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“Did God Really Say THAT!? A Blog about the Bible” is mainly intended for those who think that every bit of the Bible was inspired by God, and are willing to reconsider this belief. But it can also be helpful for those who do not take the entire Bible literally, and want to communicate with friends and family members who do.

If that’s your goal, be careful how you present this blog. Use it as a springboard for conversation rather than as a club for whacking your literalist relatives. I do not want to provide lighter fluid for starting arguments. And beware of feeling superior to those who treat every verse of Scripture as holy writ. All of us have made mistakes about religion and none can be complacent.

Especially during the December holidays, it’s good to follow the advice of Aldous Huxley, who said when he was nearing death, “It’s a bit embarrassing to have been concerned with the human problem all one’s life and find at the end that one has no more to offer than: Try to be a little kinder” (quoted by Tom Owen-Towle, Spiritual Fitness, p. 343). In talking about religion with those who disagree with us, a little kindness can go a long way.

I’m going to take a couple of weeks off from blogging. Happy Holidays to all,

Roger Christan Schriner

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After retiring from my work as a minister and psychotherapist, I have been searching for ways of bridging the gap between different theological viewpoints. In November, 2012, as I look back on the Presidential election, it seems more obvious than ever that Americans are polarized about both politics and religion. And one of the key issues dividing people, both here and abroad, is the question of Biblical inspiration. Is the Bible divinely inspired?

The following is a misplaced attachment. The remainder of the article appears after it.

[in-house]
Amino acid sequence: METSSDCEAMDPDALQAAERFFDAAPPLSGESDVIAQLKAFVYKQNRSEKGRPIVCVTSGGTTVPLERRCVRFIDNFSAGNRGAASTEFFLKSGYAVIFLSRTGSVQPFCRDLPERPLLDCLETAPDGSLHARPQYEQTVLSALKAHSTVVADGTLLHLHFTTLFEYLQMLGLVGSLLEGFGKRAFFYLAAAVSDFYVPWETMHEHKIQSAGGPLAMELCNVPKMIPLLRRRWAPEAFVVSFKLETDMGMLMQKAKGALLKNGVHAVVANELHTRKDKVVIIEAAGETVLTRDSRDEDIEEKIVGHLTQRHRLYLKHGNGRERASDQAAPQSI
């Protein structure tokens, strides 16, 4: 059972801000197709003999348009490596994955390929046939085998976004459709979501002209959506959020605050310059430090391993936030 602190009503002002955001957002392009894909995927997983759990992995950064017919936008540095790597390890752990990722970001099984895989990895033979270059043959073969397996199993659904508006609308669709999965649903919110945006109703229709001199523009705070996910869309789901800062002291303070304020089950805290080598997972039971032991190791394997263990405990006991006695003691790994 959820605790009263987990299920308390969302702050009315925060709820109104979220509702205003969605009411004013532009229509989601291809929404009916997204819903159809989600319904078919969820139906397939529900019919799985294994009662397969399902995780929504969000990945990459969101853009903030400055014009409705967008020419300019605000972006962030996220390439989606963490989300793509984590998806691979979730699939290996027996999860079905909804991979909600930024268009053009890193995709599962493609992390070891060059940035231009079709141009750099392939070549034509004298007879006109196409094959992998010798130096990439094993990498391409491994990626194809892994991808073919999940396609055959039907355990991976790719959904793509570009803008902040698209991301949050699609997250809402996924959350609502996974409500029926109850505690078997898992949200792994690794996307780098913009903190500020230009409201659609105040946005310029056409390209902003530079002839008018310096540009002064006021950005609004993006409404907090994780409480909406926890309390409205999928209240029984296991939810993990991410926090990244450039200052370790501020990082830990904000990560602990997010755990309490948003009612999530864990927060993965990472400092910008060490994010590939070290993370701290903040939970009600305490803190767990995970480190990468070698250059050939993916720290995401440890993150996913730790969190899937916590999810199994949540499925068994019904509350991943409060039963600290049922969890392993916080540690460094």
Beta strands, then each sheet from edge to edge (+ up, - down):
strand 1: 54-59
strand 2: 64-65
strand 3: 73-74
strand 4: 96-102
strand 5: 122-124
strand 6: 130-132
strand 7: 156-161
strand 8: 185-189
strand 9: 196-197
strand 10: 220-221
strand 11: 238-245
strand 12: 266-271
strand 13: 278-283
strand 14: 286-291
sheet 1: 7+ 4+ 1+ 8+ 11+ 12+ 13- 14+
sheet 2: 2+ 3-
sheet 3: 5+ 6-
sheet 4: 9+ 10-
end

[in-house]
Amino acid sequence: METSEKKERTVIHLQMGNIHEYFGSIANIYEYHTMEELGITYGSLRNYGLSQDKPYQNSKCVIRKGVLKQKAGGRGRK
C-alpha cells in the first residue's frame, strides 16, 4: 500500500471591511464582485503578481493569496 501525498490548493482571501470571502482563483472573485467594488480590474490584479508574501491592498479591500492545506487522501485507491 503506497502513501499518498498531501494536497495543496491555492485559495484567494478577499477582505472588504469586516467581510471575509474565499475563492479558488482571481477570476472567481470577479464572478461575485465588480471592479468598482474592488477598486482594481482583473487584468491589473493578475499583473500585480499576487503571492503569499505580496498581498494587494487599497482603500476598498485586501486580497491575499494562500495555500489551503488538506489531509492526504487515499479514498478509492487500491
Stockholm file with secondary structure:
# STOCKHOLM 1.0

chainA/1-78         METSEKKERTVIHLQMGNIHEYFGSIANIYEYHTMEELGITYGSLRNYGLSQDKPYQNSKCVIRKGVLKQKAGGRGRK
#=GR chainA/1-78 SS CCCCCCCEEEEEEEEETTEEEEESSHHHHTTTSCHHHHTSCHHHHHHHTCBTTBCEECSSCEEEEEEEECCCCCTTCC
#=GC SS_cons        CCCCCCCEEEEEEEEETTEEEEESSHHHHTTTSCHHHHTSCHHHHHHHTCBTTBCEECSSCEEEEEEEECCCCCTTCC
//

Here are some possible answers to that question:

1. The entire Bible is divinely inspired, and every verse is literally true.

2. Except for minor problems such as errors in translation, everything in this book was inspired by God.

3. The Bible may contain incorrect statements due to human error, but God ensures that no harm will result from these mistakes.

4. Some passages of the Bible reflect human opinions rather than divine wisdom, but the Bible as a whole is divinely inspired.

5. Much of the Bible is God’s Word and much of it is not.

6. None of this book was inspired by God. It is entirely a human creation.

This web site is primarily intended for those who accept statements 1, 2, or 3, and are open to considering the possibility that these statements may be incorrect.

In a series of postings I will attempt to show beyond any reasonable doubt that options 1, 2, and 3 are incorrect and lead to dangerous and destructive consequences. I will take no position about items 4 – 6. I hope those who believe in one of the first three options will read this blog with an open mind and send me their comments.

You may find this site helpful if:

* You have believed that all of the Bible is divinely inspired, but you are troubled by passages that seem morally repugnant.

* You notice scriptural passages that seem to contradict each other.

* You wonder about seeming contradictions between the Bible and modern science.

* You accepted the complete literal truth of the Bible when you were young, but now that you’re older you would like to revisit this decision.

* You disagree with someone you love about whether the Bible is “inerrant” (without error), and you would like to reflect on this issue.

There are already web sites purporting to show that the Bible contains errors, contradictions, and hazardous ideas. But many of these sites sneer at Christians and Christian beliefs. I wish to explore this issue in a way that respects those who treasure the Bible, regardless of their opinions about divine inspiration.

I have friends who are Biblical literalists, and I have no interest in denigrating anyone’s faith. I hope the conversation I am beginning will bring us all closer together, not push us farther apart.

In my next entry I will consider inerrancy, the idea that the Bible is entirely true because it is entirely God’s Word.

Roger Christan Schriner